Related Matters:

Bill Crider: The Vampire Film

Ed Gorman: Jerry Lewis; James Franco

Stacia Jones: The Hammer Vault

Todd Mason: television notes:
I've been catching some of the more important, or most interesting, or at least most hyped of the productions on some of the more overlooked channels. Borgen (The Government), the Danish political drama, remains consistently good and intelligent and believable, and a real feather in the cap of Link TV; I haven't yet returned to Starz's Boss, but the companion Encore channels have begun offering a British mob crime-drama import of some interest and no little brutality (probably too much, as the series goes on), The Take.

In a co-production with BSkyB, Cinemax has been offering another import, Strike Back, more into kinetic hugger-mugger than its closest correspondent, Showtime's Homeland, but similarly obsessed with terrorism and espionage in this New World Order we find ourselves in...in this case, a British counterterrorism detail, somewhat segregated from MI-5 or MI-6, tries and rather often fails to aid victims around the world (and mostly in Commonwealth states) of arms dealing and its collateral damage, while pursuing a Pakistani zealot and his organization. Perhaps the most interesting aspect of the series is the toll, in casualties and psychic discomfort, taken on the members of the task force; plenty of aw, shucks machismo, but also a pretty fair indictment of the use of political violence by anyone, including all governments. (Iba Dawson pointed out to me in comments that the season I saw was actually the second, with the first not yet imported to the States at all...the third season is apparently in production.)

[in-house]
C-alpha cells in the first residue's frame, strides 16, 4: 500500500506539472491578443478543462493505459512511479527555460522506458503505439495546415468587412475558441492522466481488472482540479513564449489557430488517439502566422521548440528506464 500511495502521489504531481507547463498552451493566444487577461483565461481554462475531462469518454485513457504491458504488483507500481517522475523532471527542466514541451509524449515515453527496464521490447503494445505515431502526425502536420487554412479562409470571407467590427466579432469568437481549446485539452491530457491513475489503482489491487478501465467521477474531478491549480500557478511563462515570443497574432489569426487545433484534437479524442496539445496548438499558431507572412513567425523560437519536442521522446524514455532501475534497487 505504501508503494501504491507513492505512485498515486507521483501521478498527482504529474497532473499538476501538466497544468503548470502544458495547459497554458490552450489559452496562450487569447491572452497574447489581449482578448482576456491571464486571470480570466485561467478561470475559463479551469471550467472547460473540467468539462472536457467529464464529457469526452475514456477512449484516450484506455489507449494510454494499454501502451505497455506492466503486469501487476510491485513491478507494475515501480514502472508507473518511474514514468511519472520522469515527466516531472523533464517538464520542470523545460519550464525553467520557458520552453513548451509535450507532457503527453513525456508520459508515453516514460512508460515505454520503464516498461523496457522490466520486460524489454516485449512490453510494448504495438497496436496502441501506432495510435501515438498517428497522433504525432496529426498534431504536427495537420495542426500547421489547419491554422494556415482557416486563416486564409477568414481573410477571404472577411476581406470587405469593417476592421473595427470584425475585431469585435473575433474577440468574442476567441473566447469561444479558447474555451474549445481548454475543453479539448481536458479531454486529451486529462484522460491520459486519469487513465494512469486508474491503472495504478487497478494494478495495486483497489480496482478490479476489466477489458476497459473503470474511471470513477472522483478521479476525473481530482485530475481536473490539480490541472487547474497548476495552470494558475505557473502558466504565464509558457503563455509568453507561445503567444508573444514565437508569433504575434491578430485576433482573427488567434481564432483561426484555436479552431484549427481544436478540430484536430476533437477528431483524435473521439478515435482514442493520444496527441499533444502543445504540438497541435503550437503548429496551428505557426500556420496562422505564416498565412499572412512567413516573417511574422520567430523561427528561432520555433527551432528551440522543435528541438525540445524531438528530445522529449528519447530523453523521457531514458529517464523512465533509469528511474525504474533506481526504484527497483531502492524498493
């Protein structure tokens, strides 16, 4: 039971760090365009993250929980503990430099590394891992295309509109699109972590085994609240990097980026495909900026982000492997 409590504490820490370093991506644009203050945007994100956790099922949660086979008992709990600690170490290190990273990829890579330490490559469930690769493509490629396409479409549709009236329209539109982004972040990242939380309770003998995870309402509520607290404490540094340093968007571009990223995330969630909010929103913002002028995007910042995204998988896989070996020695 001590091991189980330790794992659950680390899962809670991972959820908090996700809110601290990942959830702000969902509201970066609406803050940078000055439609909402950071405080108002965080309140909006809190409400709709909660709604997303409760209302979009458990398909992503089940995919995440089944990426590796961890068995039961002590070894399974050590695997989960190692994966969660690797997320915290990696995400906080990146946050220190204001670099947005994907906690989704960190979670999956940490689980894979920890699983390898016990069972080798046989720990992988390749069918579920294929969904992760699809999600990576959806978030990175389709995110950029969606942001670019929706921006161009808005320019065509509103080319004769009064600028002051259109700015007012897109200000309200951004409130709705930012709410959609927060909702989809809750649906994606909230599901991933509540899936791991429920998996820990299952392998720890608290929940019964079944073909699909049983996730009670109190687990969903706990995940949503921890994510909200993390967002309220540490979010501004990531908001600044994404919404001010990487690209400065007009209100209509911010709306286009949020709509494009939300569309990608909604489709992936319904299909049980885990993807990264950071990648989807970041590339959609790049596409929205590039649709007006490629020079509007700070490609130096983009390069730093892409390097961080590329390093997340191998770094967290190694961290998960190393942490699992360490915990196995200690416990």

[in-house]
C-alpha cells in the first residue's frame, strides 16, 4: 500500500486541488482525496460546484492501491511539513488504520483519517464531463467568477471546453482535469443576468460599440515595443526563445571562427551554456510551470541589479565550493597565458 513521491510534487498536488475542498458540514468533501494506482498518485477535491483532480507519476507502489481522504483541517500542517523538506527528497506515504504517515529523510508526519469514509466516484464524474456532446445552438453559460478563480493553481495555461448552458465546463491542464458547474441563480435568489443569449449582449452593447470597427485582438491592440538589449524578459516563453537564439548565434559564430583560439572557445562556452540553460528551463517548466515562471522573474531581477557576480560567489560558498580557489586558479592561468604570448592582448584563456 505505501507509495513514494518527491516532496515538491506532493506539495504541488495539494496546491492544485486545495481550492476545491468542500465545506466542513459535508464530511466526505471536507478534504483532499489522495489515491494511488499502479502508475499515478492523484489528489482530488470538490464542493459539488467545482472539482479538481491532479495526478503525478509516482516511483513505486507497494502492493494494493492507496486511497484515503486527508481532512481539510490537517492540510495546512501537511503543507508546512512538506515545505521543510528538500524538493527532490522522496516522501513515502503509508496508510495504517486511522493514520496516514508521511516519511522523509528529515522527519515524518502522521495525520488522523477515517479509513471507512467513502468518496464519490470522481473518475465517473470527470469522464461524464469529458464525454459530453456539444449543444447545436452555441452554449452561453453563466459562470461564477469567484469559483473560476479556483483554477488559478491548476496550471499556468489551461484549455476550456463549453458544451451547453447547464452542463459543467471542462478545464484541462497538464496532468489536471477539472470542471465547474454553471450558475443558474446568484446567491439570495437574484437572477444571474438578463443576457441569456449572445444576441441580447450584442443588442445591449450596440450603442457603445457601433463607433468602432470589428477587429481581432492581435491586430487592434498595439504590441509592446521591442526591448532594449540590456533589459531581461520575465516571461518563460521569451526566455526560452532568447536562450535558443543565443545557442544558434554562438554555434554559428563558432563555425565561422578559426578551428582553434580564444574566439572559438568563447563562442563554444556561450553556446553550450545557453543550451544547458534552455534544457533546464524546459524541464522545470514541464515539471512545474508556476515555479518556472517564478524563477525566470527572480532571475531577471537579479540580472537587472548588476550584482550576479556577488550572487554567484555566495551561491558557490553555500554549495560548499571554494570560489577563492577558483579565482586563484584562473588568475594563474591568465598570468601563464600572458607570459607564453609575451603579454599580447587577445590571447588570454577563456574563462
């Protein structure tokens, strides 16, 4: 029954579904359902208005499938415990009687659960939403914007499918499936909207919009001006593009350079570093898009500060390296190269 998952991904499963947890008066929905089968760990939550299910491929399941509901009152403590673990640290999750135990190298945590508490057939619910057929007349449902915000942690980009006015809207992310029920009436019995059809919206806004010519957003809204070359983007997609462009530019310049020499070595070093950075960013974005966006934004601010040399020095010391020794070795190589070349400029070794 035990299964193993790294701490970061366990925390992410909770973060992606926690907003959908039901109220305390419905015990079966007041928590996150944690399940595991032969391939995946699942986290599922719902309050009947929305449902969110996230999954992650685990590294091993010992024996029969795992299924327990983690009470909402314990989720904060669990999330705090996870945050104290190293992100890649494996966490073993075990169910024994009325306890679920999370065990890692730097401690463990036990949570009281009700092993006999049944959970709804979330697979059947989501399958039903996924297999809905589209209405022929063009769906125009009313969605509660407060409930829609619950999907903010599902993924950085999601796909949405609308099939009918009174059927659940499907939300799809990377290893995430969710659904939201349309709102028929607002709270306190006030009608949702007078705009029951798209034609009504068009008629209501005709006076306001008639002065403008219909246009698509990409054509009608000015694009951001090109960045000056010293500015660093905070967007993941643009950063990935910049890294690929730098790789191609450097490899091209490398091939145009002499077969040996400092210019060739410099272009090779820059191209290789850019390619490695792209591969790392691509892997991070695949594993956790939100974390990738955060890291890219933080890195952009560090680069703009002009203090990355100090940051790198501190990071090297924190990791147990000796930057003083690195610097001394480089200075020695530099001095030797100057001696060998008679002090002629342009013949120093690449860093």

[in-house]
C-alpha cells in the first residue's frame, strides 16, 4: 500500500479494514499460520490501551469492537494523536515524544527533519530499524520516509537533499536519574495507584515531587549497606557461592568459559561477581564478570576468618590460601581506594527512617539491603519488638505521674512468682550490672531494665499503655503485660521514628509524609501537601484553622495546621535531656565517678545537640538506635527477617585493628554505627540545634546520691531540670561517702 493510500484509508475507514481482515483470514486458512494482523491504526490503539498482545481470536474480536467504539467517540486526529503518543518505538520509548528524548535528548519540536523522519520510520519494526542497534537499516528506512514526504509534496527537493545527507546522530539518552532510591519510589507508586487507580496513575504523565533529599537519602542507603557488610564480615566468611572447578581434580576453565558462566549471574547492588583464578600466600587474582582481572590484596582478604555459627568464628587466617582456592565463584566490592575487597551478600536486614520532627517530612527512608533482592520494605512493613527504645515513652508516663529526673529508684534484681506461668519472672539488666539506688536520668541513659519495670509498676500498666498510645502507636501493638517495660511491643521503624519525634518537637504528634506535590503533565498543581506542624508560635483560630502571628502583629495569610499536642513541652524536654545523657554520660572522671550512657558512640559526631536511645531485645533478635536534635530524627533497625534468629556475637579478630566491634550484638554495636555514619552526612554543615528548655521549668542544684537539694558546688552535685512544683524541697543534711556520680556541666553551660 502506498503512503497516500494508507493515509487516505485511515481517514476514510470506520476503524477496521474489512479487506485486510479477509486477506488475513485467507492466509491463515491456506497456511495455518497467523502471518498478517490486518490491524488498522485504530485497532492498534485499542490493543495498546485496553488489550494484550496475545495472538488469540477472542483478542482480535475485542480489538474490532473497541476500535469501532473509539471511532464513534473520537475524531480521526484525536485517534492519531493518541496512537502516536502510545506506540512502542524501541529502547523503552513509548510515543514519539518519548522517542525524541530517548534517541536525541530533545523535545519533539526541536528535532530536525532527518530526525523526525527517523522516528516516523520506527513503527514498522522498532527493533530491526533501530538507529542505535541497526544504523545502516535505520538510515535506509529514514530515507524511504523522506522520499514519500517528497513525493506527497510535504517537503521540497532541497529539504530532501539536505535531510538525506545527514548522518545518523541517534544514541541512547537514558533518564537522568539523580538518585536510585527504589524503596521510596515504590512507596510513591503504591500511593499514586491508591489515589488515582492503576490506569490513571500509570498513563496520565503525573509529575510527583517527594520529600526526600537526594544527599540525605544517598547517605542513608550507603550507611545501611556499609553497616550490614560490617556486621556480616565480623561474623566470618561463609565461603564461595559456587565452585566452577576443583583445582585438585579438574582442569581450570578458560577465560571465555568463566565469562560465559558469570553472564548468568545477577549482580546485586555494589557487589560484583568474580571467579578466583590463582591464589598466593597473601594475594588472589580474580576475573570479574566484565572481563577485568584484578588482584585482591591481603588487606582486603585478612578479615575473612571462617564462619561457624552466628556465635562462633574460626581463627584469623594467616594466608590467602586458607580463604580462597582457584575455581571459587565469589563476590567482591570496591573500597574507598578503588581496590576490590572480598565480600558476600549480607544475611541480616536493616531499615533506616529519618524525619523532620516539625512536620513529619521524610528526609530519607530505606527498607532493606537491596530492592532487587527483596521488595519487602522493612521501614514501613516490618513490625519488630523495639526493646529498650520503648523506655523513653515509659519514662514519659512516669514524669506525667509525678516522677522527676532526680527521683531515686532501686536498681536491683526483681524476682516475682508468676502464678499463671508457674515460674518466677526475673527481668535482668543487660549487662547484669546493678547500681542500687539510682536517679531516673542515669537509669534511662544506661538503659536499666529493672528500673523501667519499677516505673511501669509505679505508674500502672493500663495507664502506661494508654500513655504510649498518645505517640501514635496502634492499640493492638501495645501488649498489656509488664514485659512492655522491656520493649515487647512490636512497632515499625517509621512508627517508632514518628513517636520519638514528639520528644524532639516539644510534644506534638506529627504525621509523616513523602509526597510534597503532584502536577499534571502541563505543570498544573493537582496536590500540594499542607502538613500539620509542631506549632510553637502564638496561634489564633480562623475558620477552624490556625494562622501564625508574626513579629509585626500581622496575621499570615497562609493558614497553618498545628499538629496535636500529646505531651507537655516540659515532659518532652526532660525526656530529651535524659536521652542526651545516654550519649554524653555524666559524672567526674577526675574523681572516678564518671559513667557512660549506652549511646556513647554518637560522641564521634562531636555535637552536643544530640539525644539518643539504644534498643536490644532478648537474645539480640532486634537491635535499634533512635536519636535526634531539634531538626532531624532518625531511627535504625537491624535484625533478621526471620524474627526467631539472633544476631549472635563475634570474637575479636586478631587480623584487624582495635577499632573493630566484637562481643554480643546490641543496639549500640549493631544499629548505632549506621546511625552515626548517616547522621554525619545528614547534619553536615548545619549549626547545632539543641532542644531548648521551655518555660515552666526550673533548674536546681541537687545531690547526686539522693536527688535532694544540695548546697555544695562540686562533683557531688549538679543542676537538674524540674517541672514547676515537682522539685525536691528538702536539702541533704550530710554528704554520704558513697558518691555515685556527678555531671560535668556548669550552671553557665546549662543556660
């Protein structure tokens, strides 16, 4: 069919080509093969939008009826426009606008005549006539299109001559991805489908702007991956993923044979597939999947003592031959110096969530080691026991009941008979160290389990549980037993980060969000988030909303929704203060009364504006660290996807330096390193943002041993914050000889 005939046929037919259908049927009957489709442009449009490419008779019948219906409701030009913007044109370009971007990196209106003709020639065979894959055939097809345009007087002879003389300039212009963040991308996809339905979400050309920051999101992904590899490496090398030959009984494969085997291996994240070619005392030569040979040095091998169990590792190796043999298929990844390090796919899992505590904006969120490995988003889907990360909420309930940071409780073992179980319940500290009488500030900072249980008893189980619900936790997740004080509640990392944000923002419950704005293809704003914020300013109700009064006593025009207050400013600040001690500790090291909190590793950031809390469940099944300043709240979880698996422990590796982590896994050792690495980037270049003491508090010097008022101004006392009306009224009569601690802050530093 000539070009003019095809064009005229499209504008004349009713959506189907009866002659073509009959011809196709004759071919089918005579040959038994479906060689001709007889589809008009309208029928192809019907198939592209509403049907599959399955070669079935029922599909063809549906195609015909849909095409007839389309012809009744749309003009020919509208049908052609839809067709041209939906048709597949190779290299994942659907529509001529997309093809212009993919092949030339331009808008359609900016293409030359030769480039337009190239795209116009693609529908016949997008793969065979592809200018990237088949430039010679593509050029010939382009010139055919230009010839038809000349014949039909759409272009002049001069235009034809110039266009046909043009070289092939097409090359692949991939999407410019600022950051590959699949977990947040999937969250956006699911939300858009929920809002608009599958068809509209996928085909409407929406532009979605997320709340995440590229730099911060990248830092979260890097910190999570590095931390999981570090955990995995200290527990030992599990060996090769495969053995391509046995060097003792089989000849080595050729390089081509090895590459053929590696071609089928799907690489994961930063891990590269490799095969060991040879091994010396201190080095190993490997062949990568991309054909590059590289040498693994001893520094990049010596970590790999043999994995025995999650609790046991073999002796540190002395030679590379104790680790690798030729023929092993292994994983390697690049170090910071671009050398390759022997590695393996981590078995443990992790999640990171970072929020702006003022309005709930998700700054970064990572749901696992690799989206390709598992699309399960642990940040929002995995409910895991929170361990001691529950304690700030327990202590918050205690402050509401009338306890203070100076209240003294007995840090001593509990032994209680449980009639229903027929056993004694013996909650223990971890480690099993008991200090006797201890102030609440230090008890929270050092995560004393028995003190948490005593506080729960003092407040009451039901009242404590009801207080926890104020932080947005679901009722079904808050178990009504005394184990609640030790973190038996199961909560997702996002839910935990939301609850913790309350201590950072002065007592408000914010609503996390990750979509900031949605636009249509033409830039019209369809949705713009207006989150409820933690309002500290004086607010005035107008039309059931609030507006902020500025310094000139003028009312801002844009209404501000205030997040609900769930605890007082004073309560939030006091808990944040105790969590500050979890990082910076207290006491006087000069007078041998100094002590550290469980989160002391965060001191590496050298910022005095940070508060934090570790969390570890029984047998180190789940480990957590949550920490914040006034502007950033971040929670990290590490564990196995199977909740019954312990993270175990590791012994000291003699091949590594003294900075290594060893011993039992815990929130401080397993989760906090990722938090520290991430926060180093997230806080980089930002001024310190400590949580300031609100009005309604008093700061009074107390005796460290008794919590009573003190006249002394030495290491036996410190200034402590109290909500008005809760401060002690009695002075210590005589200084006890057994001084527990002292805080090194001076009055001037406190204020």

Another small group is the focus of the public-broadcasting project V-me (a name which puns on the Spanish-language command "Watch me" or "Veme") import from Spain's Antena 3, El barco (The Ship...or The Barque), a goofy (because) Lost-inspired science fantasy series involving the adventures of the crew on an oceanographic vessel meant for educating high school and college-aged young adults, with adult supervision and ship's officers, in a world suddenly submerged by the oceans after a vaguely-referred-to incident at the Swiss particle accelerator. Not atypically for a telenovela, the cast averages even more improbably pretty, particularly the female cast, than even a comparable US production, but there is a certain charm about the two episodes I've seen, and doped out in my halting Spanish (if you think closed captioning is weak for entirely too many Anglophone productions...goodness).

Thanks to LionsGate's pay channel Epix, the other weekend I got to see a kinescope of the 1954 Climax live production of "Casino Royale," famously the first dramatization of the James Bond novels, with a Yank Jimmy Bond (Barry Nelson) conspiring with a British variation on Felix Leiter to best Le Chiffre (Peter Lorre), with the uncertain loyalties of Linda Christian's Valerie Mathis a question at first. This version has almost inevitable early-tv awkwardness (watch Bond's taking shelter behind a pillar to avoid the least adept attempt at a drive-by ever); however, it makes Le Chiffre's predicament rather more stark than the recent film bothered to. Happily, this item is also available for online viewing: